Tuesday, October 16, 2007

Embed Time Stories

I'm typing ODD AND THE FROST GIANTS currently. Am wondering whether to change the title to Odd and the Frost Giant, because only one Frost Giant ever comes onstage (as it were), although there are others in the background, and of course there's always Loki.

I was just looking at the new expanded Beowulf website, over at They had TV spot trailers up, and I was pleased to see in this new one had lots of little bits of footage that weren't in the stuff I've seen so far (which is minutes 15-30 approximately) -- shots from the Race with Brecca, of Beowulf from the last part of the film as an older man, bits of Dragon footage, and a lot more than just Grendel's Mum in human form. It says it's easily embeddable, so I will give it a shot.

Am really looking forward to seeing it all and finding out what it is that Bob Zemeckis and his team actually made.

(The video's acting a bit oddly when I put it into Blogger. Let's keep our fingers crossed that it behaves when I post this. And if you're reading this on an RSS feed and it cuts off here, click on the link to the actual webpage to keep reading)

[Deleted because too many people complained about it being really irritating and autoloading. Sorry -- Paramount had promised they'd get it click-activated.]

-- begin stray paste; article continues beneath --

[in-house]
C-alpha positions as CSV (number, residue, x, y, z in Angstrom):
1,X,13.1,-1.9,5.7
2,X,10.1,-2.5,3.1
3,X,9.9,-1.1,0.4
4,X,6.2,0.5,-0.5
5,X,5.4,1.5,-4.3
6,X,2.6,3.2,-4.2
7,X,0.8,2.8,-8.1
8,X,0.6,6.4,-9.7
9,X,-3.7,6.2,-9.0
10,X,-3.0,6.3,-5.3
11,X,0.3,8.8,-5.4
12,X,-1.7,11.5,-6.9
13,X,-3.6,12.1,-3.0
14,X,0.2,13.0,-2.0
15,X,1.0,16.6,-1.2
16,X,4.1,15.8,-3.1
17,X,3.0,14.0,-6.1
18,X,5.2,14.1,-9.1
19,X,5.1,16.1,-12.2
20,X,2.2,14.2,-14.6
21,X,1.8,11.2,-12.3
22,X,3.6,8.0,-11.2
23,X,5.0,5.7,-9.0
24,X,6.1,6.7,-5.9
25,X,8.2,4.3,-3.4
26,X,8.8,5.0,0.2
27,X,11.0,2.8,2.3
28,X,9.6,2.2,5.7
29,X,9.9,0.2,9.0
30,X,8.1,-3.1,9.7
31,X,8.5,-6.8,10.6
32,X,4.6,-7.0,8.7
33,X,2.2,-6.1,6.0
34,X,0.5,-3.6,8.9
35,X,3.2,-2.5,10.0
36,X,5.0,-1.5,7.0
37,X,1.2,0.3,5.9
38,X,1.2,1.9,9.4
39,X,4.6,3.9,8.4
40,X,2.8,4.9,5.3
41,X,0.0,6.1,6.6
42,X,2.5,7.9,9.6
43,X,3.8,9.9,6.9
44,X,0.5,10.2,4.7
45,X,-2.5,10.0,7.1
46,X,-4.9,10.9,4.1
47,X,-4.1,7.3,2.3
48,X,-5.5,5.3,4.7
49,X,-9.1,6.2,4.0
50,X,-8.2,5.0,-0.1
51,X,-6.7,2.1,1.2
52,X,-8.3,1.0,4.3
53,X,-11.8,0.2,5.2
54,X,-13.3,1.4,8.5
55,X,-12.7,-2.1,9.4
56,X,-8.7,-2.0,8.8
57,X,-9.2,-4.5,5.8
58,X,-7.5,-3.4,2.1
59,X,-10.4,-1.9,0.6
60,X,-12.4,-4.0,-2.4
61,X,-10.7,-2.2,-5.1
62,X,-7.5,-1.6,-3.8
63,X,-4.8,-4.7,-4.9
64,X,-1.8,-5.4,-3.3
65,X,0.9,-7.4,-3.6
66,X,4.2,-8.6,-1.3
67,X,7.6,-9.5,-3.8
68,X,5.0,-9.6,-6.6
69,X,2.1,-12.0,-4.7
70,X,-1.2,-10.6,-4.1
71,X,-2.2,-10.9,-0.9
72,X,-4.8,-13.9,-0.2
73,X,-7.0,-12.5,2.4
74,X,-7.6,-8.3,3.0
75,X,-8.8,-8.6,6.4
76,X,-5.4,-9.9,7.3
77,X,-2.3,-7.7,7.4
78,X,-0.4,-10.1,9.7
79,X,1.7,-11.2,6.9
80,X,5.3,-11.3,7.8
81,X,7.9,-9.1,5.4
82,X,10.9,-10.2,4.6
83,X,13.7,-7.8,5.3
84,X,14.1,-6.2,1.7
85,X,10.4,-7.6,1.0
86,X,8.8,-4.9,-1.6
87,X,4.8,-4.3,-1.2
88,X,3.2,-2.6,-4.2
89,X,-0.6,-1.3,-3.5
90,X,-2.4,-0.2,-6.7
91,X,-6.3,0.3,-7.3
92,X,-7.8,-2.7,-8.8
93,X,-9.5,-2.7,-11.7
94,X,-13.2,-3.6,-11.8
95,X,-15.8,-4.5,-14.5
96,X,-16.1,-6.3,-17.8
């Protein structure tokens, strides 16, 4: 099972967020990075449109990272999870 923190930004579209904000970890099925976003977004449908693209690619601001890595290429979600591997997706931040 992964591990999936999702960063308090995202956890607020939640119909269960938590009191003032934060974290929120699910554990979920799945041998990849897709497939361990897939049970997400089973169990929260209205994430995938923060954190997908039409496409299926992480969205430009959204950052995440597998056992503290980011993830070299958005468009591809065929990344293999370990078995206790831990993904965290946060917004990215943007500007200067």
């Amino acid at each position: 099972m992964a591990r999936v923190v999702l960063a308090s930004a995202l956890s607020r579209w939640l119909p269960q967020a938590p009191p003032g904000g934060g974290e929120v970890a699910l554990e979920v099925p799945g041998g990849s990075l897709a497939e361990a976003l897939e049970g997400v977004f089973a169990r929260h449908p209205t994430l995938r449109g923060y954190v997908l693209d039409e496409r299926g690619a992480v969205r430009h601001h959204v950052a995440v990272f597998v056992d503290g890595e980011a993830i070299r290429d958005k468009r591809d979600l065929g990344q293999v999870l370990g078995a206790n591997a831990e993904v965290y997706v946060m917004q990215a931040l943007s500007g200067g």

Meanwhile... the web takes you odd places. I mean, I'm out of Marmite. Not a problem in the UK, but problematic in the US. So I google to find out how to order Marmite, and the next moment I'm discovering that you can make Marmite go white by hitting it for half an hour. FOR THE SAKE OF ALL THAT'S HOLY, WHO ORIGINALLY HIT MARMITE FOR HALF AN HOUR AND DISCOVERED THIS? It's at

Hi Neil,Thanks for link to the Wikipedia entry on cants. Now I finally have a word to describe Carny Talk, a language my grandparents taught me, that they used in the carnival back in the 30's. I'm always looking for more information about that. Here's the page where I discuss the version I was taught:
-Kate Winter

Thanks, Kate. I loved your link to and thought I should link to it here for people who are planning to write Novels in November. After all, half of those words are plots...

I was fascinated by this Guardian article -- -- not only because it links to the winners of the Guardian "graphic short story" prize (suddenly I find myself turning into Eddie Campbell, and wanting to explain that Graphic Novel just means comics anyway, and Graphic Short Story actually means er, comics), but I was bemused by the view of history in which quality UK newspapers started reviewing comics seriously in 1996, about eight years after the real reviews started. I think what the writer is actually saying is that he was surprised when he started editing the book page to find that his reviewers were doing reviews of graphic novels, but to his surprise these reviews and the books they were reviewing were as good as the other books they were writing about.